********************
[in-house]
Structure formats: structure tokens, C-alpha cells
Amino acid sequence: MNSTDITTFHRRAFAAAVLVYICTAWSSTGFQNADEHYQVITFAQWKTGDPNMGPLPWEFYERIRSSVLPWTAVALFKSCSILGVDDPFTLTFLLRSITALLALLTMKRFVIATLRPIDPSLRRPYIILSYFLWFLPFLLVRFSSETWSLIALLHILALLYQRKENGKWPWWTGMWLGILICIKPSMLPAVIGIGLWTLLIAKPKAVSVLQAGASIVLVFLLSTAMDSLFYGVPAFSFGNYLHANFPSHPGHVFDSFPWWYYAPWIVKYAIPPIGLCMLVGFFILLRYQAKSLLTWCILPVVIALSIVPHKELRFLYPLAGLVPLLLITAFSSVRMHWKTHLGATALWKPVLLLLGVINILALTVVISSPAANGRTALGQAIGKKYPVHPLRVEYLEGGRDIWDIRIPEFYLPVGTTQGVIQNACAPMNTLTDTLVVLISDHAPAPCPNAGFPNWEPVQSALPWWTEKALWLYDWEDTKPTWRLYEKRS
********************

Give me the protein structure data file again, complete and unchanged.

[in-house]
Structure formats: structure tokens, C-alpha cells
Amino acid sequence: MNSTDITTFHRRAFAAAVLVYICTAWSSTGFQNADEHYQVITFAQWKTGDPNMGPLPWEFYERIRSSVLPWTAVALFKSCSILGVDDPFTLTFLLRSITALLALLTMKRFVIATLRPIDPSLRRPYIILSYFLWFLPFLLVRFSSETWSLIALLHILALLYQRKENGKWPWWTGMWLGILICIKPSMLPAVIGIGLWTLLIAKPKAVSVLQAGASIVLVFLLSTAMDSLFYGVPAFSFGNYLHANFPSHPGHVFDSFPWWYYAPWIVKYAIPPIGLCMLVGFFILLRYQAKSLLTWCILPVVIALSIVPHKELRFLYPLAGLVPLLLITAFSSVRMHWKTHLGATALWKPVLLLLGVINILALTVVISSPAANGRTALGQAIGKKYPVHPLRVEYLEGGRDIWDIRIPEFYLPVGTTQGVIQNACAPMNTLTDTLVVLISDHAPAPCPNAGFPNWEPVQSALPWWTEKALWLYDWEDTKPTWRLYEKRS